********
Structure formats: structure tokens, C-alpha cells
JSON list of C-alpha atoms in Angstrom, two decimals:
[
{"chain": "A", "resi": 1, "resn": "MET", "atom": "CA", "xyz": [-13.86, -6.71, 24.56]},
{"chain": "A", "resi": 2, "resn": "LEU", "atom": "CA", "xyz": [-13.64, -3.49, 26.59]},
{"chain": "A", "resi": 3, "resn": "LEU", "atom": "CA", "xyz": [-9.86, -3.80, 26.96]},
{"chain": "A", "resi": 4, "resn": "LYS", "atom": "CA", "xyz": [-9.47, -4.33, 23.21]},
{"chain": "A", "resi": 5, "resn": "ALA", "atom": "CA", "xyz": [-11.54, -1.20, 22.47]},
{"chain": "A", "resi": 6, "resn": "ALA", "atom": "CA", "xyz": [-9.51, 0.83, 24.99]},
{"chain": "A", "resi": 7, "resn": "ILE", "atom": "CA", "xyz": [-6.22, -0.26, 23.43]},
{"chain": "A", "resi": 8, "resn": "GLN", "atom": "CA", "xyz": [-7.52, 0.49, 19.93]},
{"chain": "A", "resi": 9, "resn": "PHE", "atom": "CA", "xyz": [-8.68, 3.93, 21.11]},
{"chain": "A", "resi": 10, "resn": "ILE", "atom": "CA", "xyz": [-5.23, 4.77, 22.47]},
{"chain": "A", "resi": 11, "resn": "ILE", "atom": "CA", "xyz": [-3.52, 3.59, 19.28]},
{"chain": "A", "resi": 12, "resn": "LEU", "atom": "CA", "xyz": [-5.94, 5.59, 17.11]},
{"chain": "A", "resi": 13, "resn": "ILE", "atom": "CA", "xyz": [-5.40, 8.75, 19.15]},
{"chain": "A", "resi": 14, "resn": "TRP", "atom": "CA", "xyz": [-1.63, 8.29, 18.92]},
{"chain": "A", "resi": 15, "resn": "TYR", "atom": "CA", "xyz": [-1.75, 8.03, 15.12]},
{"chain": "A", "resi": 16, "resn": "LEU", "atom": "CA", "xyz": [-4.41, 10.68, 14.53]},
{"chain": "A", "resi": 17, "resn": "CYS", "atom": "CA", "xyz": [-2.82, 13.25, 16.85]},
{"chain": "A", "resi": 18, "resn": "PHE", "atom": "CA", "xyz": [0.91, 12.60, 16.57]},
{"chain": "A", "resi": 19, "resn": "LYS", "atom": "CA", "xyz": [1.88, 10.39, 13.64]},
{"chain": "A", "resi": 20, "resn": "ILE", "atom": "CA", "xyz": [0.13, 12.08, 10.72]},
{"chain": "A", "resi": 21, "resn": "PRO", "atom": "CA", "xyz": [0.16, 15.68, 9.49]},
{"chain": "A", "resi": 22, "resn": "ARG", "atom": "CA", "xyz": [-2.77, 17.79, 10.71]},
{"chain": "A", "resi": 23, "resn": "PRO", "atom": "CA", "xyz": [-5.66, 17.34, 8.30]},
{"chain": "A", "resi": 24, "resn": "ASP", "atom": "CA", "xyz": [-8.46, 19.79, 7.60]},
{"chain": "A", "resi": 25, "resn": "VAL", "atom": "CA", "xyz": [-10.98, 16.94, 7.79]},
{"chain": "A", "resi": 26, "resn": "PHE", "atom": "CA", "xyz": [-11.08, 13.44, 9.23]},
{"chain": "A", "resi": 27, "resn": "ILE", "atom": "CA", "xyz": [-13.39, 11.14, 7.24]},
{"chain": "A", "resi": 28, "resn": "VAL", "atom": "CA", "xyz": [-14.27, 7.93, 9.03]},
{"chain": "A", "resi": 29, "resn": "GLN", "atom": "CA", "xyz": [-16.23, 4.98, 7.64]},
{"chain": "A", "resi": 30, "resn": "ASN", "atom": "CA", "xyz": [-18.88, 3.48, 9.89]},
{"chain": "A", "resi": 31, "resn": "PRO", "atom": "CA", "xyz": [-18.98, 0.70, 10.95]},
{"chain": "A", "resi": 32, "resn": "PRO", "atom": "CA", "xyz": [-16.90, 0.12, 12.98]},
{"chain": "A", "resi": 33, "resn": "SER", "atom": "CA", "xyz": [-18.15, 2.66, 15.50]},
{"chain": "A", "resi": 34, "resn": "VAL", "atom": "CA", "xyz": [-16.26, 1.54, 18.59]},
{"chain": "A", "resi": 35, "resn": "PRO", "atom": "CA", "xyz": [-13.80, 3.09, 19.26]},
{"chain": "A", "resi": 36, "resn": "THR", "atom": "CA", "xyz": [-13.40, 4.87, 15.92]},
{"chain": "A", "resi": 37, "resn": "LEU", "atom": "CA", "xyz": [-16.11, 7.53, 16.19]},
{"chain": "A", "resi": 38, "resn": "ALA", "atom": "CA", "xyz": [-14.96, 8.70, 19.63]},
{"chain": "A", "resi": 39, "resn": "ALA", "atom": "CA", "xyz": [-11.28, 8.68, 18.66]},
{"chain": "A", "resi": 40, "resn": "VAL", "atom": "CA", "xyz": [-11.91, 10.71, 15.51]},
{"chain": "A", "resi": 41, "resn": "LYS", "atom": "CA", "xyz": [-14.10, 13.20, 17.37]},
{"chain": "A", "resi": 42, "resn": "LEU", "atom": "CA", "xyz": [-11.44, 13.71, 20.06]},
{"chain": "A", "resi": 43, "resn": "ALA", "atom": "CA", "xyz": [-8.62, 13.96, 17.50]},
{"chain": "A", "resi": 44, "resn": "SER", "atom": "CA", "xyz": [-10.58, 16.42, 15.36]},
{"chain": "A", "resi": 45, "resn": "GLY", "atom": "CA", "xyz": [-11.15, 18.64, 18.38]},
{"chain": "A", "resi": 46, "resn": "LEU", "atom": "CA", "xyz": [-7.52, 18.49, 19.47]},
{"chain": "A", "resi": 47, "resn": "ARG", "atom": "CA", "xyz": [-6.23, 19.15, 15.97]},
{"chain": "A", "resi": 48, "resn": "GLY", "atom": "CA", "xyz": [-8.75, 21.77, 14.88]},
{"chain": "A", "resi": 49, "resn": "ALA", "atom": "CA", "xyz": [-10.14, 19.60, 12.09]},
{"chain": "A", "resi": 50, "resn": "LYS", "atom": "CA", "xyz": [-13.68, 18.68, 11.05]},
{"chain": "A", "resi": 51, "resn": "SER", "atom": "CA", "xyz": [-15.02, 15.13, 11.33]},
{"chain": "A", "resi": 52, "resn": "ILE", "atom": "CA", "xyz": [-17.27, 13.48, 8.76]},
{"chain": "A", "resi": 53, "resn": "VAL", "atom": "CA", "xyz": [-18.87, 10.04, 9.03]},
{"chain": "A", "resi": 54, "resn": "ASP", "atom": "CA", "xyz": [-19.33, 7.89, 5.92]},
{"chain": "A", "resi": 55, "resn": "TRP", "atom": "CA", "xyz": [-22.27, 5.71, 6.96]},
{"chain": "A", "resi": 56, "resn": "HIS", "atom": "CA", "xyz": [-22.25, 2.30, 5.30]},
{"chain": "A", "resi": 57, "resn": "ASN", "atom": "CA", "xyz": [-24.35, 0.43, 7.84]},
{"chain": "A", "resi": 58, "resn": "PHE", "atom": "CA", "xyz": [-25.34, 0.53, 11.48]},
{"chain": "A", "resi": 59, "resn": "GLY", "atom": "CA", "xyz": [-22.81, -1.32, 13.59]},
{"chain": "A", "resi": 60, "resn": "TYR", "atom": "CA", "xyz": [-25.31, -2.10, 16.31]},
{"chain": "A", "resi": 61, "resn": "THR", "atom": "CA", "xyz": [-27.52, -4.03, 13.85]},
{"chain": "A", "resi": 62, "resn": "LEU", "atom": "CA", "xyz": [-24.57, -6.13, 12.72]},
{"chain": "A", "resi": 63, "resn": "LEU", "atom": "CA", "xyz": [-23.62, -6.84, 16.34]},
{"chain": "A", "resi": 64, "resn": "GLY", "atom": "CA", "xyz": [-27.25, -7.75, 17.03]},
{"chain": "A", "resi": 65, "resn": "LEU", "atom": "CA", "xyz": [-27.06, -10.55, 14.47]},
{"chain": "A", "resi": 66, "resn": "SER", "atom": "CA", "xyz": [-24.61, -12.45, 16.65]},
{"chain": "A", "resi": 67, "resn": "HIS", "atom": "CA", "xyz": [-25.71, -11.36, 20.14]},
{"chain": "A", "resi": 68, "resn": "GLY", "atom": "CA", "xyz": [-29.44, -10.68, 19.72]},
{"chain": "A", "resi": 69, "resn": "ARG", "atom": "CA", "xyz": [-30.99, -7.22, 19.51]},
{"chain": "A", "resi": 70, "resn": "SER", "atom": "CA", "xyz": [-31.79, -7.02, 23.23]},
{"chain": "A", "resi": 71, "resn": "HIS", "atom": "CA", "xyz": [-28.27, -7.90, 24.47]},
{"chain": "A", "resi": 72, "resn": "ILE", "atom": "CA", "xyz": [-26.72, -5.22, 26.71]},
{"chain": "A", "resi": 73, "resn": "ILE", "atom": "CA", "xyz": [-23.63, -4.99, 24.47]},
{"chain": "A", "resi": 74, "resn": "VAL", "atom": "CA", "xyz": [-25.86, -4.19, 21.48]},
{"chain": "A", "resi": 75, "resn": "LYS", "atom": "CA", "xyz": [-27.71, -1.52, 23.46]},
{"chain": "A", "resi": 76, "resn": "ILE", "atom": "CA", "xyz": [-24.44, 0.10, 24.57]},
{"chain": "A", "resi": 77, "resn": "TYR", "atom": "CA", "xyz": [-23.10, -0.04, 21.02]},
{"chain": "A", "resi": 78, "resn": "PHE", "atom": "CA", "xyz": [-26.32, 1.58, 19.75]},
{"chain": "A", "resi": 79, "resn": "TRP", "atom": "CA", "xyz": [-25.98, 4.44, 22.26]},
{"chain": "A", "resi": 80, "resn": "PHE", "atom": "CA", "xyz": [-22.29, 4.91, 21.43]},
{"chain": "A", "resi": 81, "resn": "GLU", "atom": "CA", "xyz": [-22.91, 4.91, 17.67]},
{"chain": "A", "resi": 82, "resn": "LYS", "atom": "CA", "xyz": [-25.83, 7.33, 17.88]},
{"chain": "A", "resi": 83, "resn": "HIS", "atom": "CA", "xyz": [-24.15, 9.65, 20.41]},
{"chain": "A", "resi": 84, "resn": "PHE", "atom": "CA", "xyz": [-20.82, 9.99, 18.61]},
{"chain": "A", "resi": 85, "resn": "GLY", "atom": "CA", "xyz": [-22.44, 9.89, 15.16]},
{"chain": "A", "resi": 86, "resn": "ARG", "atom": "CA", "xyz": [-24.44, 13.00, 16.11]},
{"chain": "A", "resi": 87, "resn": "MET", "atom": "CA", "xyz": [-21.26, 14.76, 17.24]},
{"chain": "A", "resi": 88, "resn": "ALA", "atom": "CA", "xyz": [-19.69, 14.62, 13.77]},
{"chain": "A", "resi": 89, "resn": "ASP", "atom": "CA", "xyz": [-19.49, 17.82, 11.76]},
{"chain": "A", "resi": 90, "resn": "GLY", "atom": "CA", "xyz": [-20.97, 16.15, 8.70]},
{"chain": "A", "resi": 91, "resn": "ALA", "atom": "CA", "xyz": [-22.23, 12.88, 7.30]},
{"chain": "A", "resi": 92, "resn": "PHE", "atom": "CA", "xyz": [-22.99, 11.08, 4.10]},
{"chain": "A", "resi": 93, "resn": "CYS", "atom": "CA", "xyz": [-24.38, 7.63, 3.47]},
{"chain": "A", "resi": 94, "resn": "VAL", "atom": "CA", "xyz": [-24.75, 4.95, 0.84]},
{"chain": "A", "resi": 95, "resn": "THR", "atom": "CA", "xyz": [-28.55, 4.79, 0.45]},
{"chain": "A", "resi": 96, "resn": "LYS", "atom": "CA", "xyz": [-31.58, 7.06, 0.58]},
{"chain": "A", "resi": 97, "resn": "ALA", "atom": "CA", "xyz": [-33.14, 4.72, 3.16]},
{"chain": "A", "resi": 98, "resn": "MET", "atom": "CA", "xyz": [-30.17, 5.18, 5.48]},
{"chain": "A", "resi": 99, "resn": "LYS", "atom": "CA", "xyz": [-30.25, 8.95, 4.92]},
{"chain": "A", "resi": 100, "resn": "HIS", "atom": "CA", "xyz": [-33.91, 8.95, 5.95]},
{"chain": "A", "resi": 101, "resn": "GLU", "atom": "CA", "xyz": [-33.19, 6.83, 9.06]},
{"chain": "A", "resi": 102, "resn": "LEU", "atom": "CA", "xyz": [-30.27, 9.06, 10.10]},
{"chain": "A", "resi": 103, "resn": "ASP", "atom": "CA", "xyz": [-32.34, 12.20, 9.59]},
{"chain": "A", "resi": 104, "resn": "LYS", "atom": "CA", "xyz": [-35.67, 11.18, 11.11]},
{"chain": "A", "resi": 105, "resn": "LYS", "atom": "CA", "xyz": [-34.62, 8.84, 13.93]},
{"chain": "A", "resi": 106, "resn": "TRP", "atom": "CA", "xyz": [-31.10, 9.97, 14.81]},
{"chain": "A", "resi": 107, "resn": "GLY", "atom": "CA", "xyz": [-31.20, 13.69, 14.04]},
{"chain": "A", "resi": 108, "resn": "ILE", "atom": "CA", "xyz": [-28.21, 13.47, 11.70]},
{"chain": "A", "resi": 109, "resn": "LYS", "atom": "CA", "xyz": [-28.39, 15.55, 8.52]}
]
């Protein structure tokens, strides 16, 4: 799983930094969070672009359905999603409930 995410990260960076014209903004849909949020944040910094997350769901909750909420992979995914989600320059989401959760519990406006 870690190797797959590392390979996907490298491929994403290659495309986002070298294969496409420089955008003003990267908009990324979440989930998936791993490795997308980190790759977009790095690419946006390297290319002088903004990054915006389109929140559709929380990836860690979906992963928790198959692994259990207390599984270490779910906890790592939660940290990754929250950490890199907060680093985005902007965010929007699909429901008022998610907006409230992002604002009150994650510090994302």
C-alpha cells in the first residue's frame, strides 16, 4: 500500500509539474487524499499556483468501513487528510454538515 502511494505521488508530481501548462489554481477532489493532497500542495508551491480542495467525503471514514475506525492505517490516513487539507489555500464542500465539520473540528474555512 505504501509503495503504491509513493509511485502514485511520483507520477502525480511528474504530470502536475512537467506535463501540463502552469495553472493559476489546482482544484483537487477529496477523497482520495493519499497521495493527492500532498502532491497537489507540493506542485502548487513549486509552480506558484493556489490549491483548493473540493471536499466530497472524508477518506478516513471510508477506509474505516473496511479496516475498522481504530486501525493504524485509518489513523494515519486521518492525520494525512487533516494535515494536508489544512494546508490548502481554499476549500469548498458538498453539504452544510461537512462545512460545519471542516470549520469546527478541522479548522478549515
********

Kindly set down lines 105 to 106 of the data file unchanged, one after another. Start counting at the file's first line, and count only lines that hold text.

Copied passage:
{"chain": "A", "resi": 102, "resn": "LEU", "atom": "CA", "xyz": [-30.27, 9.06, 10.10]},
{"chain": "A", "resi": 103, "resn": "ASP", "atom": "CA", "xyz": [-32.34, 12.20, 9.59]},